The Soviet-era Savings Bank (Sberbank) was reorganized as the Sberbank of Russia, with the RCB holding controlling shares. In 1996 the Sberbank held between 60 and 70 percent of Russians' total household savings; that figure decreased from 90 percent in 1991 as other commercial banks began to provide competition. The Foreign Trade Bank (Rosvneshtorgbank) also remains state-controlled, and it continues to handle most foreign transactions, although by the mid-1990s it received competition from newer, privately owned banks. The Moscow International Bank handles business between the large Russian banks and Western banks. Sberbank and Rossel'bank have systems of nationwide branches.
The types and quality of services that the Russian banking system offers to the public are still rudimentary according to the standards of Western industrialized countries. They are unable to offer diverse and efficient customer services because the Soviet Union had no retail banking tradition and because Russia lacks the sophisticated infrastructure, especially high-speed telecommunications and trained staffs, on which modern Western financial institutions depend.
Most of the commercial banks offer their customers savings deposit accounts, and the more established banks provide foreign-exchange services, investment services, and corporate services. Bank checks are still rarely used in Russia because check clearance is a long process. Some banks offer debit cards that allow customers to have payments for goods and services deducted directly from their bank balances. Some banks also offer credit cards to customers with impeccable credit ratings. The continued predominance of cash transactions has slowed the rate of Russia's commerce.
Although foreign banks have played a larger role in the Russian economy in the mid-1990s, that role has met substantial resistance from nationalist factions. In early 1996, the State Duma passed a statute prohibiting the RCB from licensing foreign banks that did not have operations in Russia before November 1993. However, opponents of such a policy have pointed out that efforts to protect the fledgling domestic banking sector from foreign competition also deny access to Western financial techniques that eventually would improve the competitiveness of Russian banks.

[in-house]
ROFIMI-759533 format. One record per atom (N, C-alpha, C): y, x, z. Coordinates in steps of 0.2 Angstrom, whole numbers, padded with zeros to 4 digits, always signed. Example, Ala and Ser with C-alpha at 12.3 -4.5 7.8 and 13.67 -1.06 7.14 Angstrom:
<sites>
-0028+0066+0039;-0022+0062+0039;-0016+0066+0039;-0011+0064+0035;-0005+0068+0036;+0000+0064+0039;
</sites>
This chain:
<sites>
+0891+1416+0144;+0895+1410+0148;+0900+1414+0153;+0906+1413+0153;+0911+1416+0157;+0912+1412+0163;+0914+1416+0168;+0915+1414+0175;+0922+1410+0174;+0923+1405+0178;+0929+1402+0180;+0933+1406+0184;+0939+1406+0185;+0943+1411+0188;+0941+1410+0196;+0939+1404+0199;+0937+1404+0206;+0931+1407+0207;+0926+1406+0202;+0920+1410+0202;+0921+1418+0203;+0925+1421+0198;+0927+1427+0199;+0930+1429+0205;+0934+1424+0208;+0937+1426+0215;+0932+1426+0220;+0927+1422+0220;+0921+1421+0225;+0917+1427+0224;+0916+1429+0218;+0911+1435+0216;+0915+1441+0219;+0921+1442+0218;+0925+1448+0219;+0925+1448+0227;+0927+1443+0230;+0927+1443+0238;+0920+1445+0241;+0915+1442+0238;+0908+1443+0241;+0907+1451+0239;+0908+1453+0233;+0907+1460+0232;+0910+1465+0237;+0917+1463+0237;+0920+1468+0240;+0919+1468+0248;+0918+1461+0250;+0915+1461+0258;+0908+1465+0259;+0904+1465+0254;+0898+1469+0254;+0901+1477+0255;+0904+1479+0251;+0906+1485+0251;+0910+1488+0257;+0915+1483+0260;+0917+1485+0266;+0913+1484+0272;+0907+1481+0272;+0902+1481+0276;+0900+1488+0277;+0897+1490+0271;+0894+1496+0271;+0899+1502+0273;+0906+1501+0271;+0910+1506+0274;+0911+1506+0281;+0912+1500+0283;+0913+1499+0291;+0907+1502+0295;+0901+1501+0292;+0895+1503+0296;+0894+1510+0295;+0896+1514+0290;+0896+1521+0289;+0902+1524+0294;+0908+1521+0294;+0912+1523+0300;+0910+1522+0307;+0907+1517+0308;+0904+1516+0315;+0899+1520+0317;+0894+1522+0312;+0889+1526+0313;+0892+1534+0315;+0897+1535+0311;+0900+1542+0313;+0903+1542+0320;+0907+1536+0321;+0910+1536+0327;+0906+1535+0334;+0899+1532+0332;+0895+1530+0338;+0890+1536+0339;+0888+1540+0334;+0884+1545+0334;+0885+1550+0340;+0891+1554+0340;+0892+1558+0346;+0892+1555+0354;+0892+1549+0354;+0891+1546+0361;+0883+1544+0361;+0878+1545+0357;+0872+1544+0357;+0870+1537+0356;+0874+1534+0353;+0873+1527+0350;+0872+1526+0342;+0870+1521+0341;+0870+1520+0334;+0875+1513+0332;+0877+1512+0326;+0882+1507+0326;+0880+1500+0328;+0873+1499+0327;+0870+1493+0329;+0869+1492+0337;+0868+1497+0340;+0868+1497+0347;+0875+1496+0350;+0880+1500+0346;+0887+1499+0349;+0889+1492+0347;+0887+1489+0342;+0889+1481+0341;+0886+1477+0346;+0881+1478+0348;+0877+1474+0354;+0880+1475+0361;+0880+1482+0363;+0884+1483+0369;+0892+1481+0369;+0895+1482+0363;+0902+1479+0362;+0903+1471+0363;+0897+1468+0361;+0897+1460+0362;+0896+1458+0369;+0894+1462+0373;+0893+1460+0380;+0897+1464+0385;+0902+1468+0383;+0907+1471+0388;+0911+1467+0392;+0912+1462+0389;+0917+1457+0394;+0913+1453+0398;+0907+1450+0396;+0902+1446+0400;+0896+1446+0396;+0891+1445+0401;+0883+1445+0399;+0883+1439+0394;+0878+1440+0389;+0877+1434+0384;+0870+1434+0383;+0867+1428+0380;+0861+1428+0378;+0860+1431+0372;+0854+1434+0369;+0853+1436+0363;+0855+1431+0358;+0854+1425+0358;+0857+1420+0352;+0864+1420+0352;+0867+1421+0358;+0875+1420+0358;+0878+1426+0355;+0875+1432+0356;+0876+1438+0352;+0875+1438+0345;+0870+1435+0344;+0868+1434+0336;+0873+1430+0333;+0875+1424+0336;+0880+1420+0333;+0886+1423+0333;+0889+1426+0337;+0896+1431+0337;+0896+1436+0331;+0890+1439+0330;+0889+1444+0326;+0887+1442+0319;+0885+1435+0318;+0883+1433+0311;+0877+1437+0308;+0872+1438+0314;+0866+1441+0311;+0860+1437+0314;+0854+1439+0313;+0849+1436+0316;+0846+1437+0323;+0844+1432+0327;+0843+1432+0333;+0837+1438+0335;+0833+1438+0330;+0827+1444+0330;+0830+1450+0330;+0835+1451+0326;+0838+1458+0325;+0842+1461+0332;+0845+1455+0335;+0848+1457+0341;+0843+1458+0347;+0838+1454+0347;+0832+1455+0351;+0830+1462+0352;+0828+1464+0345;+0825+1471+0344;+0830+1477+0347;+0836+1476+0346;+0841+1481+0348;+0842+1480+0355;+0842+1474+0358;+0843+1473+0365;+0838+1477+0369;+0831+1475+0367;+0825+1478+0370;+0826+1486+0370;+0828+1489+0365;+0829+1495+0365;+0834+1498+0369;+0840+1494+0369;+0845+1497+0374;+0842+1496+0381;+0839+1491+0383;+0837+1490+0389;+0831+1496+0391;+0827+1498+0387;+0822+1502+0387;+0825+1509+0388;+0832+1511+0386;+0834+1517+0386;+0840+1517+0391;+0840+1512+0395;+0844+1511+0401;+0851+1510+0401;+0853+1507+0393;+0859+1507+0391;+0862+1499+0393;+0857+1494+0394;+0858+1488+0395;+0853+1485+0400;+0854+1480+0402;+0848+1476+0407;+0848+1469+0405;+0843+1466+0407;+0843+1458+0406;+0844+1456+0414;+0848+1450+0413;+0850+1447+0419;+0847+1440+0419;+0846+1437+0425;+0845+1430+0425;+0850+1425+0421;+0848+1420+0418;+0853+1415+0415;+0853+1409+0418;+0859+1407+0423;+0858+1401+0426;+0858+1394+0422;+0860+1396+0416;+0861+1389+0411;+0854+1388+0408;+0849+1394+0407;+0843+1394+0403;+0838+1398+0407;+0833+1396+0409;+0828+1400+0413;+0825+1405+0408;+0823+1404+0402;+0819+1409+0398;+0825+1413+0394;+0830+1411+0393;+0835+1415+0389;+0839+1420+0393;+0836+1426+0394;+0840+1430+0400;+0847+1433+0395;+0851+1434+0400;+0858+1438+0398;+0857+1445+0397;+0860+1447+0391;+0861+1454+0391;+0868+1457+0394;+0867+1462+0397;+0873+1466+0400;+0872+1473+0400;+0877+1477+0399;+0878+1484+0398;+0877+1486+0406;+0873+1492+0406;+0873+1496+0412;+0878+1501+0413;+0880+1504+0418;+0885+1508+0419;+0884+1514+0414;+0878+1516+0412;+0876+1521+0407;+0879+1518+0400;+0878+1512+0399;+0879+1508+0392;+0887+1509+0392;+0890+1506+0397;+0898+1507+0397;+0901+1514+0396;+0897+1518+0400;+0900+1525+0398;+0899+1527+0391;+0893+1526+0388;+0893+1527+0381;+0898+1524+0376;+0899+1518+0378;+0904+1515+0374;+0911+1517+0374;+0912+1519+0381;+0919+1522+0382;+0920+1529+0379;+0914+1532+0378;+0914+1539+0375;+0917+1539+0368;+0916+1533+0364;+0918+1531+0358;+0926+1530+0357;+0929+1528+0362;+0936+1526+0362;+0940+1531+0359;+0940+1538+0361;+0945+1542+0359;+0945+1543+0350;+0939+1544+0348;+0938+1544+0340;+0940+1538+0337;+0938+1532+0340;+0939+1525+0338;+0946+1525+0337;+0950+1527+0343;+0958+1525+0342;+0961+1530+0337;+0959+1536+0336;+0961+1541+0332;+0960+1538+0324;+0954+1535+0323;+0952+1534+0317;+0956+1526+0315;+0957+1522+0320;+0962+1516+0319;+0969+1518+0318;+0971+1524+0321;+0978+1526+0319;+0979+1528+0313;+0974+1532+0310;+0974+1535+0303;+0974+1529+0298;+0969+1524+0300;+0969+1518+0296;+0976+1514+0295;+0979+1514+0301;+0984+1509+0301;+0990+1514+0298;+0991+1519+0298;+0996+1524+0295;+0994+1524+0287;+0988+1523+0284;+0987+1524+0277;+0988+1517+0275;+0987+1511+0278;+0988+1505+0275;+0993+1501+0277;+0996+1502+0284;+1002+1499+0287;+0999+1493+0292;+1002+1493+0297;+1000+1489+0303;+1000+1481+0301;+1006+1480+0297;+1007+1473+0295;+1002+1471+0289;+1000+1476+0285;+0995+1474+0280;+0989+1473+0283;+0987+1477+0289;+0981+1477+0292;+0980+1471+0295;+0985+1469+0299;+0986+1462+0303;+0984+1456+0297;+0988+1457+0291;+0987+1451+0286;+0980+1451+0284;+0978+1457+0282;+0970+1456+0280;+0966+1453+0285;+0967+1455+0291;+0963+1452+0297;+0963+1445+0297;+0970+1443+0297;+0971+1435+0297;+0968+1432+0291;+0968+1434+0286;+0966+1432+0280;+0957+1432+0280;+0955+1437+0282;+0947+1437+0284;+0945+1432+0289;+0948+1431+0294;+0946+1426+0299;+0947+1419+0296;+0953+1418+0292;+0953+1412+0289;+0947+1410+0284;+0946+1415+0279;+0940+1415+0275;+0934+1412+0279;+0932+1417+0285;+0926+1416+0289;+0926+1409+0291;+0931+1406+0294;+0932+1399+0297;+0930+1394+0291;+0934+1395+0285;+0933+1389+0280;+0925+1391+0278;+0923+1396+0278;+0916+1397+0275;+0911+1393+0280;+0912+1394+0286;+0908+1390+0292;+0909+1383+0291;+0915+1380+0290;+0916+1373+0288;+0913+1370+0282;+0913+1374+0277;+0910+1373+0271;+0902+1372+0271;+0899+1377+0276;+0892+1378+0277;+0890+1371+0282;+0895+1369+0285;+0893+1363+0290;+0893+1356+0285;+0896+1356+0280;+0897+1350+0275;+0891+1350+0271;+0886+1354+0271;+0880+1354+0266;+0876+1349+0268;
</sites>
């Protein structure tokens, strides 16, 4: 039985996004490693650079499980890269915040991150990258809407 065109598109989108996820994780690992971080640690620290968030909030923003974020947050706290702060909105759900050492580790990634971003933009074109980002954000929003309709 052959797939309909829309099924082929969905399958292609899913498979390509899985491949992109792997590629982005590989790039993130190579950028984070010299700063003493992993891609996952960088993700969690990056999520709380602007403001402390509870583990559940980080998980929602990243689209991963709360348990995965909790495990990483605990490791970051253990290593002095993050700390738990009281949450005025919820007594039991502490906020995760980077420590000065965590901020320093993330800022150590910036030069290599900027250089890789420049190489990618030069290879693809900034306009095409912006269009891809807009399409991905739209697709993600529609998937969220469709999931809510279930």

Other Financial Institutions
A Russian securities market has evolved with the rest of the economy. When the first Russian stock market was established in 1991, few private companies existed to offer shares, so trading activity was quite low. The securities market got a large boost from the Russian government's privatization campaign. Shares in privatized firms were issued, and then a secondary market emerged for the privatization vouchers that the government issued to each citizen (see Privatization, this ch.). As the first phase of the privatization program ended and companies' capital requirements rose, an efficient securities market became increasingly important.
Russian laws and regulations of the stock market and other elements of the securities market have not kept pace with the growth in the industry, fostering irregularities in the market. Among the most infamous was the operation of the MMM investment company, which developed into a pyramid scheme guaranteeing investors very high returns on their investments. A number of Russian small investors, whose savings had been eroded severely by inflation, were attracted to the scheme and eventually lost large sums of money. The head of MMM, Sergey Mavrodi, was arrested and jailed on tax fraud, but the MMM case underlined the lack of Western-style commercial laws in the Russian legal system. The Russian securities market also lacks a modern communications infrastructure, so registration and reporting of financial transactions are very slow.
In 1993 the Government added a new element to the securities market by issuing treasury bonds to help finance its budget deficits. In addition, Russian citizens are able to buy and sell rubles for foreign currency at selected banks. The exchange rate is established through weekly auctions on the Moscow International Currency Exchange (MICEX).